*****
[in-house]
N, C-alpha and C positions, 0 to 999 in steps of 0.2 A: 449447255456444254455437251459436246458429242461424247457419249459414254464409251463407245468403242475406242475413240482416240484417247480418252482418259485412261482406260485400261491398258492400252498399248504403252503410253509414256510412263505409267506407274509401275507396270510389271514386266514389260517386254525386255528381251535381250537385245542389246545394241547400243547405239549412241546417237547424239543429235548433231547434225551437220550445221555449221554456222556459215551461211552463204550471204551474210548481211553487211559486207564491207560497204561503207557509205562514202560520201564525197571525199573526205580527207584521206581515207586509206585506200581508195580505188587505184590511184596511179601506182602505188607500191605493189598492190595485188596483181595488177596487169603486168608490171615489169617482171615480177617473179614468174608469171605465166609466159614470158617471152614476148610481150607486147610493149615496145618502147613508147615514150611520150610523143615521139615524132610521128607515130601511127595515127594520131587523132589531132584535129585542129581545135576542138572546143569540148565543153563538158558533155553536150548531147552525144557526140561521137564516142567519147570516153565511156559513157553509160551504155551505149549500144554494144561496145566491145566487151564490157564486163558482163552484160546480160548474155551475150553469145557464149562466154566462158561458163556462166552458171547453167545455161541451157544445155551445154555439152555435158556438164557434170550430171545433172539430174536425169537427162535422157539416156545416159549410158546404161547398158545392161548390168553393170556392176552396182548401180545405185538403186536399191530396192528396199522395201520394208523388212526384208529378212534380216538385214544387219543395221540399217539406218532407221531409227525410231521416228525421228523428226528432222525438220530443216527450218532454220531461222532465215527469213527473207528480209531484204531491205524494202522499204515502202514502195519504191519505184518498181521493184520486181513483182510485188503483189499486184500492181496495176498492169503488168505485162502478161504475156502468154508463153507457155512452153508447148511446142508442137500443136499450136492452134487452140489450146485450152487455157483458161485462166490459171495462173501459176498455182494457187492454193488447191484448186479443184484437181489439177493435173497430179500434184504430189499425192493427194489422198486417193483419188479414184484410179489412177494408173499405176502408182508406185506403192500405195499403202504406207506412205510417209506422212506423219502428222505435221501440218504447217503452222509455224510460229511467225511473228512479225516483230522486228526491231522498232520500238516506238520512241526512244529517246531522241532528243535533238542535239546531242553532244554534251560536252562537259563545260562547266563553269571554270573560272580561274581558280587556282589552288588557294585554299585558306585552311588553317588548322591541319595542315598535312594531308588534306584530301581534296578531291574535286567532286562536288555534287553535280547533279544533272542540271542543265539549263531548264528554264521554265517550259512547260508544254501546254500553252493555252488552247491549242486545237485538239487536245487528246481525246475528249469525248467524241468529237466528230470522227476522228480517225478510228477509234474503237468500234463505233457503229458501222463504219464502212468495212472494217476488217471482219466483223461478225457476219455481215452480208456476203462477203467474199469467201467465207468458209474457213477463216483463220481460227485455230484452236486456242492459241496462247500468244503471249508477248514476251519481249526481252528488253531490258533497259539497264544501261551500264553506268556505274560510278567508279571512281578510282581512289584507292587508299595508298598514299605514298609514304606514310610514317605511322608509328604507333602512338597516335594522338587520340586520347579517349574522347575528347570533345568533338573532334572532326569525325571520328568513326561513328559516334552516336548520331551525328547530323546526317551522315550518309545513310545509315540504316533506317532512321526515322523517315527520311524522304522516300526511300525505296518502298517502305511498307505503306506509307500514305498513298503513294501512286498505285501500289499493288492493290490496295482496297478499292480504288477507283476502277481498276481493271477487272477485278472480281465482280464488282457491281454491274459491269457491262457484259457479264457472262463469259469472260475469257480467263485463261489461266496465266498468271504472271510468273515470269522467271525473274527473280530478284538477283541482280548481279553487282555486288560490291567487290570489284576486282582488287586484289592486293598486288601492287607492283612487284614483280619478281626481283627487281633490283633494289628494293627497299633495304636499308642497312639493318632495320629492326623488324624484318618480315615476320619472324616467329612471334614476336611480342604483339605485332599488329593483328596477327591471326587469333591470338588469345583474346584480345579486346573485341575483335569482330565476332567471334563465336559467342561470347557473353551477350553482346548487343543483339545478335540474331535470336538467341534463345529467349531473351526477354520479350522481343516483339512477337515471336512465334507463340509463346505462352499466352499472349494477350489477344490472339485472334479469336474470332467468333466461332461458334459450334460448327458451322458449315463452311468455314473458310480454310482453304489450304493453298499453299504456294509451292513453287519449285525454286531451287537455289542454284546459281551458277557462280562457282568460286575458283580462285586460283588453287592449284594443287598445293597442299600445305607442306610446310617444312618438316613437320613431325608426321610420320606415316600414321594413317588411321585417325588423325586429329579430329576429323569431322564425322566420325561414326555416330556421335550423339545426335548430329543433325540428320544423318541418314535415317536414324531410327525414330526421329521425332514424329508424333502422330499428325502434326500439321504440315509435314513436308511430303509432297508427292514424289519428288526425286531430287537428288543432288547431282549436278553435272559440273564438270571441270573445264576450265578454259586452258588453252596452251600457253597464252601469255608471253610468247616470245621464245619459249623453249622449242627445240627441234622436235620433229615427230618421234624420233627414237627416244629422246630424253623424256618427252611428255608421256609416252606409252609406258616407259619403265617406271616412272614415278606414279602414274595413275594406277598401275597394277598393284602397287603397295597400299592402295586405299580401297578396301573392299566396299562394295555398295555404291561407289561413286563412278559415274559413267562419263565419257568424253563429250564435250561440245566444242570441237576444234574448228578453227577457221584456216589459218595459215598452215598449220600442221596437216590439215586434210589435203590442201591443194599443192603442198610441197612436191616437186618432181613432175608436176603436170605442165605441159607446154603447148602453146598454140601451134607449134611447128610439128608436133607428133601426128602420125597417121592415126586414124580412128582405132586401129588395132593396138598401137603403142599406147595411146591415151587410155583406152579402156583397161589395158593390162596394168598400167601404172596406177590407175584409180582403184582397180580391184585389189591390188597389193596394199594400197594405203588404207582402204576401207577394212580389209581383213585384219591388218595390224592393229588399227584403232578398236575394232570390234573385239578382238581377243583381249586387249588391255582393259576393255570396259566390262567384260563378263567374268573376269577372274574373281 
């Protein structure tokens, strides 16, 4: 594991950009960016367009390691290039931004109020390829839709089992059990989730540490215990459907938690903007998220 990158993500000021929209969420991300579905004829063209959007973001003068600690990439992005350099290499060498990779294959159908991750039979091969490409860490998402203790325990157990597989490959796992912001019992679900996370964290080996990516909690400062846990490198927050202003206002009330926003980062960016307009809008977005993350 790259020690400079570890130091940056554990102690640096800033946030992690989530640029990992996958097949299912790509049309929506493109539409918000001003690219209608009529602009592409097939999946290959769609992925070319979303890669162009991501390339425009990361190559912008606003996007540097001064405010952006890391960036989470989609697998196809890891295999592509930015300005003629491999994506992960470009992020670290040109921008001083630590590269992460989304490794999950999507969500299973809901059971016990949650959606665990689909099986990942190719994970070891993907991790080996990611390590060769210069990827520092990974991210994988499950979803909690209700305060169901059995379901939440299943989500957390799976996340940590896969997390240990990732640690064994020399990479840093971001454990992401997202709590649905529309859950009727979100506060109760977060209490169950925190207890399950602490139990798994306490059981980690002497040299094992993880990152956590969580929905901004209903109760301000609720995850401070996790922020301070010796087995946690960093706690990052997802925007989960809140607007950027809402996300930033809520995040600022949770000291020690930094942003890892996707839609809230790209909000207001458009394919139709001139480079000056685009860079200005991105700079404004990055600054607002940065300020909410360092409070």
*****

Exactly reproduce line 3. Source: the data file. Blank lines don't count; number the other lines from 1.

């Protein structure tokens, strides 16, 4: 594991950009960016367009390691290039931004109020390829839709089992059990989730540490215990459907938690903007998220 990158993500000021929209969420991300579905004829063209959007973001003068600690990439992005350099290499060498990779294959159908991750039979091969490409860490998402203790325990157990597989490959796992912001019992679900996370964290080996990516909690400062846990490198927050202003206002009330926003980062960016307009809008977005993350 790259020690400079570890130091940056554990102690640096800033946030992690989530640029990992996958097949299912790509049309929506493109539409918000001003690219209608009529602009592409097939999946290959769609992925070319979303890669162009991501390339425009990361190559912008606003996007540097001064405010952006890391960036989470989609697998196809890891295999592509930015300005003629491999994506992960470009992020670290040109921008001083630590590269992460989304490794999950999507969500299973809901059971016990949650959606665990689909099986990942190719994970070891993907991790080996990611390590060769210069990827520092990974991210994988499950979803909690209700305060169901059995379901939440299943989500957390799976996340940590896969997390240990990732640690064994020399990479840093971001454990992401997202709590649905529309859950009727979100506060109760977060209490169950925190207890399950602490139990798994306490059981980690002497040299094992993880990152956590969580929905901004209903109760301000609720995850401070996790922020301070010796087995946690960093706690990052997802925007989960809140607007950027809402996300930033809520995040600022949770000291020690930094942003890892996707839609809230790209909000207001458009394919139709001139480079000056685009860079200005991105700079404004990055600054607002940065300020909410360092409070």